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Why didn't Japan send a thank-you note to Taiwan? One word: Beijing.

Taiwan gave more money to Japan after its triple disaster than any other country. So why did Japan leave Taiwan off the list of nations it thanked? China. If Japan can't stand up to Beijing on such a small matter, what does that mean for US and Japanese security interests in the region?

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Japan itself had changed diplomatic relations in 1973, six years before the US. But for Japan to kowtow to Beijing on a purely humanitarian matter of so little diplomatic or political moment may seem to Taiwan the unkindest cut of all.

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Though unnecessarily hurtful to a decent and sharing people, it is not monumental in the scale of indignities Taiwan has endured because of China’s intimidation of the international community.

Taiwan’s scientists, for example, have made major contributions in medical research, global disease control, and pandemic prevention – in sharp contrast to China’s lamentable record on H1N1, avian influenza, SARS, HIV/AIDS, and other health threats.

Yet China has succeeded in keeping Taiwan out of the World Health Organization and only recently allowed it to acquire observer status – as Chinese Taipei.

(Taiwan does participate in its own name in the Proliferation Security Initiative, a US-led collaborative effort, rather than a formal organization, and played a significant role in intercepting contraband weapons aboard a North Korean vessel. China has refused to participate in PSI.)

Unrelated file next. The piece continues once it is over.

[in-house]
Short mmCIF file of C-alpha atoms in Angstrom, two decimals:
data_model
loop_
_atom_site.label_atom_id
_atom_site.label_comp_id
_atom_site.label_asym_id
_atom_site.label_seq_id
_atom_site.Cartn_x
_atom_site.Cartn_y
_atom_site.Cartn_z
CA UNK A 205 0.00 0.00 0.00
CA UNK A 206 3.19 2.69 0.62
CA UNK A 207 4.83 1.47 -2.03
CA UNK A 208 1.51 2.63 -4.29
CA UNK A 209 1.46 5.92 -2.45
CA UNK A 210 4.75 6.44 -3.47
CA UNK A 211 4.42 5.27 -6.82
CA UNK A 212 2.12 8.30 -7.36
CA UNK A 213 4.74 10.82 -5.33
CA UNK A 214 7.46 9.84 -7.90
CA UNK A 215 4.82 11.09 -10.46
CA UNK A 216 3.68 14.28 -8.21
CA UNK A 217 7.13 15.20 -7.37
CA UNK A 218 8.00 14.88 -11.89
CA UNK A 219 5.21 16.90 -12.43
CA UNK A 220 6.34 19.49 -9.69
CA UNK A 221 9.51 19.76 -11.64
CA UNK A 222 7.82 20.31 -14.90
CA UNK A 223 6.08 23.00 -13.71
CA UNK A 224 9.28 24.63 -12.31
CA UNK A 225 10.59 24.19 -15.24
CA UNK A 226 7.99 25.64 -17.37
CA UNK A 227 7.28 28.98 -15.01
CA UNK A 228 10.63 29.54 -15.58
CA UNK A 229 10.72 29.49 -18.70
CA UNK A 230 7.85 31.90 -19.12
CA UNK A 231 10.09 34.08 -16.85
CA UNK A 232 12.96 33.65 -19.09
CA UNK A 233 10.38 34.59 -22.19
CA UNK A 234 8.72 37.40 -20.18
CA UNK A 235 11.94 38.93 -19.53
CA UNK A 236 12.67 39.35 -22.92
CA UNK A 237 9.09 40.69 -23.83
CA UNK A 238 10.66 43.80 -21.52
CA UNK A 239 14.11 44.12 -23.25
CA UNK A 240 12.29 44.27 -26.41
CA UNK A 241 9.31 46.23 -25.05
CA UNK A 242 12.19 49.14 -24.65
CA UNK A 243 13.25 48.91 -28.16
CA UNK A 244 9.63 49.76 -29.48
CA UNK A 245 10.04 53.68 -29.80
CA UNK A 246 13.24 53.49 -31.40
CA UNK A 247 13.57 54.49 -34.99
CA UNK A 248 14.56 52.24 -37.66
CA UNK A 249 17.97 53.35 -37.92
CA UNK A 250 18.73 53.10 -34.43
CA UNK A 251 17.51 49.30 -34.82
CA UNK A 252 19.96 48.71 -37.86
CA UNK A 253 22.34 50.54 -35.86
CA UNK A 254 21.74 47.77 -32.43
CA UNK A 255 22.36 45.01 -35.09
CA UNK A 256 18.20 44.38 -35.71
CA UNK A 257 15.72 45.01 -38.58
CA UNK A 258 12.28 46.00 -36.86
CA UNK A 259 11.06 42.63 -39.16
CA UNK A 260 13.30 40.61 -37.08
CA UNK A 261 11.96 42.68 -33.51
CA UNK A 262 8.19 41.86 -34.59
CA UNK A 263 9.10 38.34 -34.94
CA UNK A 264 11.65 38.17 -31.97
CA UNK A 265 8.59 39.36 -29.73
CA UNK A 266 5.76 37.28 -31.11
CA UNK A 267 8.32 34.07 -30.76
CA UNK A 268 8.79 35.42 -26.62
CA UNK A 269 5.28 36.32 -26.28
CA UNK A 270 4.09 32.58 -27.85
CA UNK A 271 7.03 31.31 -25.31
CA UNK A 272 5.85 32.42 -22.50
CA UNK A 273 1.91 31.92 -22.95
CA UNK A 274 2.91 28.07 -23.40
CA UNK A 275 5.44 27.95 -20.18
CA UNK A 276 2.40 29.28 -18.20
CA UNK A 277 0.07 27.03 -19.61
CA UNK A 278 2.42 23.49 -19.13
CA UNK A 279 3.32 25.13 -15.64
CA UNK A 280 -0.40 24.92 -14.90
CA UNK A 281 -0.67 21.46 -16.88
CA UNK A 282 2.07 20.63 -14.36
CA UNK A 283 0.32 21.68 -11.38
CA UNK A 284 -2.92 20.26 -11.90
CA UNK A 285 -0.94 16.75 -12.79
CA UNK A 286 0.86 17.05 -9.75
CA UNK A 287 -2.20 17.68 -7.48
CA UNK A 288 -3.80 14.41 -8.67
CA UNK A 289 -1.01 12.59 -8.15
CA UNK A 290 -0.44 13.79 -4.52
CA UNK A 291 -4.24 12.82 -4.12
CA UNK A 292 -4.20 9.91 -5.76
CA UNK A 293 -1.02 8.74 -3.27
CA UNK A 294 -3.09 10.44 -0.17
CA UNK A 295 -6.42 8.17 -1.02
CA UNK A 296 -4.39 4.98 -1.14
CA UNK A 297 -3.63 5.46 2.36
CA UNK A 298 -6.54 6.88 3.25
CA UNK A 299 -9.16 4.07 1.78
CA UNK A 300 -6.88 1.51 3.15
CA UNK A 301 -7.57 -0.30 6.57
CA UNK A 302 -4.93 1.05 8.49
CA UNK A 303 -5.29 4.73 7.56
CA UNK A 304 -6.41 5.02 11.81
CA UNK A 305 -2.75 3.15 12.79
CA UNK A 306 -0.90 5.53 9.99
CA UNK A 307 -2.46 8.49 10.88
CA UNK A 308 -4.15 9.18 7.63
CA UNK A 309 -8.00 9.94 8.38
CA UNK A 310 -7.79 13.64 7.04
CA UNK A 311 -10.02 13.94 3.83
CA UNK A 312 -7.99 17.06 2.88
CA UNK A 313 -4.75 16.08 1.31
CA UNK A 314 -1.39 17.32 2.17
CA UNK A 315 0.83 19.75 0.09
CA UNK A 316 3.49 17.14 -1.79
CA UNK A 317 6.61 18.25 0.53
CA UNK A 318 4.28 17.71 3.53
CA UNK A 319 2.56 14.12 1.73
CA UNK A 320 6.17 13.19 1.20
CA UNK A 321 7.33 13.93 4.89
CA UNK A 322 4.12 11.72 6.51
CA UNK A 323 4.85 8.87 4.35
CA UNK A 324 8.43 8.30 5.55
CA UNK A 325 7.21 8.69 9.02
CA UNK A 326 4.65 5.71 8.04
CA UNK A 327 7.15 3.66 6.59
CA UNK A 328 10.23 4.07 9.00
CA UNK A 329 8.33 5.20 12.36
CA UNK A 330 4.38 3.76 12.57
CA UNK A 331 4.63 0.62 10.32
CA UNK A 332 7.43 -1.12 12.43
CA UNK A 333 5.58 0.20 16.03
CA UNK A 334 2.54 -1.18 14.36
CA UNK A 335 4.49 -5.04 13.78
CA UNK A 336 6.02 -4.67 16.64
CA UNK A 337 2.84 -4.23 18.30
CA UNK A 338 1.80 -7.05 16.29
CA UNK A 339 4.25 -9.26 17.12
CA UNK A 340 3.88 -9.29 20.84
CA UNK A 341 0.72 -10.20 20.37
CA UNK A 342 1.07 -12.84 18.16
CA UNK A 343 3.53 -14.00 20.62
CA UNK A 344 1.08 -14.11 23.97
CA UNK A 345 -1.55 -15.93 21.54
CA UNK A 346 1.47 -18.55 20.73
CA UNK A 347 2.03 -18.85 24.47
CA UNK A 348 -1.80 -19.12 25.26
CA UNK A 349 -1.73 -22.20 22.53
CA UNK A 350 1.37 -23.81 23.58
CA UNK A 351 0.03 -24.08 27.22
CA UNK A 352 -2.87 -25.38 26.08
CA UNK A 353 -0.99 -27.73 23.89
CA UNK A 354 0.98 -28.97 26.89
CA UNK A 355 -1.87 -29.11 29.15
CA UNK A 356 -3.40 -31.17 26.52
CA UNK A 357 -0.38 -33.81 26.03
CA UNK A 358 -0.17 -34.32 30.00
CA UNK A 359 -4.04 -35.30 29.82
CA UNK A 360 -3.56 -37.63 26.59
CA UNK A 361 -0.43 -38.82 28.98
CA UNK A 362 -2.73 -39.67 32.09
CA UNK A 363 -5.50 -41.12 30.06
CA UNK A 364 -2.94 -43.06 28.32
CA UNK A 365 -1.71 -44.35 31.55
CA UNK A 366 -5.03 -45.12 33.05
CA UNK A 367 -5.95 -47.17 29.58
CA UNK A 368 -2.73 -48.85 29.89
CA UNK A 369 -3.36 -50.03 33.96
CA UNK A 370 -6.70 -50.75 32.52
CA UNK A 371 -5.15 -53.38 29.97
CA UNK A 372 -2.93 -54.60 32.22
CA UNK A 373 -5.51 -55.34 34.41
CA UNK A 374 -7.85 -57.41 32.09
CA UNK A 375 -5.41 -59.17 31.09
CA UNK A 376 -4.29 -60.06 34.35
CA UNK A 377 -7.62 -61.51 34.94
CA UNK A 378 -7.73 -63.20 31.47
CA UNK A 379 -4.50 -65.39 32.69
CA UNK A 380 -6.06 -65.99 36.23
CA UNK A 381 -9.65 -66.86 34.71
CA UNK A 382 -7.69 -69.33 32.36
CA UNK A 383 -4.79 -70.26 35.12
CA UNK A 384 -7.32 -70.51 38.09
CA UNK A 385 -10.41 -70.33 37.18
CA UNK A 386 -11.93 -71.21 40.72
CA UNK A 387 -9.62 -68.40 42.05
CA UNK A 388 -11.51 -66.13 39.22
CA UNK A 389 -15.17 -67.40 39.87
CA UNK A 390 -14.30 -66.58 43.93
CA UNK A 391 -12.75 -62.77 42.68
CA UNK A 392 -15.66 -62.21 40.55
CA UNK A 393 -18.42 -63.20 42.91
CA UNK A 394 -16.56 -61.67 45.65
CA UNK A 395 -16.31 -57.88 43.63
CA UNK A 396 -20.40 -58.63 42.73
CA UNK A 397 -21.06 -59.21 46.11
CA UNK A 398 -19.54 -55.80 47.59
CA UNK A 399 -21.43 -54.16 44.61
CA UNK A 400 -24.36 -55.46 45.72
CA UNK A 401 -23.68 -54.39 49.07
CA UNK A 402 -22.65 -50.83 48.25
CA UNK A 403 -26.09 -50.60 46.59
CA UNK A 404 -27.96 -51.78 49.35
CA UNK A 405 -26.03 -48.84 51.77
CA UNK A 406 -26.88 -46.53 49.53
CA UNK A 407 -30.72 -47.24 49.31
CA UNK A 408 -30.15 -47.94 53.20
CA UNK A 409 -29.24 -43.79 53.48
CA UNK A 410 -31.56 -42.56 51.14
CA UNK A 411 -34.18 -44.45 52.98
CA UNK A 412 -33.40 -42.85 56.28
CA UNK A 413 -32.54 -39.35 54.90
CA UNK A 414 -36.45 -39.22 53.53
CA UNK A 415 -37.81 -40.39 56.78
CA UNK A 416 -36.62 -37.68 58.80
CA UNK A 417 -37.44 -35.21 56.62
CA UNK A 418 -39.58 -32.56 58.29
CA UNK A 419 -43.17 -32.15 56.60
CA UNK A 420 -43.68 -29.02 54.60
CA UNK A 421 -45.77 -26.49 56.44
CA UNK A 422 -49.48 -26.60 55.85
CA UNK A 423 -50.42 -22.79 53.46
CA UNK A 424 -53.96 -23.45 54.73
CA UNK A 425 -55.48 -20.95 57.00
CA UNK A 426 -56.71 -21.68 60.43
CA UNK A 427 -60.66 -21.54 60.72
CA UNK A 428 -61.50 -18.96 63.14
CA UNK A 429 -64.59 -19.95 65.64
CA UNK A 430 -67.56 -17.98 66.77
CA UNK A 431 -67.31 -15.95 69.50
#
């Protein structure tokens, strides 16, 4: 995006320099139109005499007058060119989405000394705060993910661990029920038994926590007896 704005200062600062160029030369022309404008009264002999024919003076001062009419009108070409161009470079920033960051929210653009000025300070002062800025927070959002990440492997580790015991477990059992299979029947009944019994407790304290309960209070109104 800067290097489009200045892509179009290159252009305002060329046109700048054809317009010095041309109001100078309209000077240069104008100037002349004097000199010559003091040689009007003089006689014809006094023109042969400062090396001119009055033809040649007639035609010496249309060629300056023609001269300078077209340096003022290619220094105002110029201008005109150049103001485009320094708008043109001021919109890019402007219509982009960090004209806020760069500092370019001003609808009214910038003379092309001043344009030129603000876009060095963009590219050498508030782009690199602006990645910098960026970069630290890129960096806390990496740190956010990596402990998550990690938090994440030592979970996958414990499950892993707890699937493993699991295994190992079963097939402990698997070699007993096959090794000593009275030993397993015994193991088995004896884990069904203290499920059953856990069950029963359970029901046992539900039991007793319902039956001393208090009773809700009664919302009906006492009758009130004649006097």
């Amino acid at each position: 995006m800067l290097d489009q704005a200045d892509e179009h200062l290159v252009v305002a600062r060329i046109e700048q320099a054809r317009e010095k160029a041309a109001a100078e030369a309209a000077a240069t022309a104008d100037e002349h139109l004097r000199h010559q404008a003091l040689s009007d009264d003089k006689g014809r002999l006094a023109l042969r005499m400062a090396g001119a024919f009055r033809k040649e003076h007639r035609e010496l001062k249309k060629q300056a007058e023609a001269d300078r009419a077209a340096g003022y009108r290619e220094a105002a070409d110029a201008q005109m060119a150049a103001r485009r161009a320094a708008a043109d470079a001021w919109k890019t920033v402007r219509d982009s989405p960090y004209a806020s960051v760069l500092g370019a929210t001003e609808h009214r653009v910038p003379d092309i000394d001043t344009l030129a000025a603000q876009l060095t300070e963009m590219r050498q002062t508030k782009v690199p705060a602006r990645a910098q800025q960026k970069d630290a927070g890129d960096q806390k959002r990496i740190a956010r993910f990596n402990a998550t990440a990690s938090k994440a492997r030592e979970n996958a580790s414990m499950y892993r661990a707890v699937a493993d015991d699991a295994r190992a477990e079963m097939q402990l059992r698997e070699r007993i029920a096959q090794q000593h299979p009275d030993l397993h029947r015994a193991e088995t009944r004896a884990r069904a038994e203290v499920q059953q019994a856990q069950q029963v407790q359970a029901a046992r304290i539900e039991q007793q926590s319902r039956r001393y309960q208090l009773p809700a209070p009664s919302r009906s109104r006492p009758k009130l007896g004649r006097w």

When a US ally can't stand up to China

As a strategic ally of the US, Japan plays a critical role in Washington’s efforts to ensure regional stability, including Taiwan’s continued de facto independence from China – unless and until the Taiwanese freely choose a different relationship.

In the relatively innocuous test of Tokyo’s willingness to risk Chinese umbrage over Taiwan’s humanitarian assistance, the result was not encouraging. Japan has an opportunity to undo some of the damage and restore its moral standing by sticking to its earlier commitment to use “Taiwan” instead of “Chinese Taipei” in official documents.

China certainly will object, but Japan’s honor, and potentially its long-term security, may be at stake if it does not draw a line against Chinese pressures on matters large and small.

Joseph A. Bosco served in the office of the secretary of Defense as China country desk office (2005-2006) and managed the humanitarian assistance and disaster relief portfolio for the Asia-Pacific region (2008-2010). He previously taught graduate seminars on China-US-Taiwan relations at Georgetown University’s Edmund A. Walsh School of Foreign Service. He is now a national security consultant.

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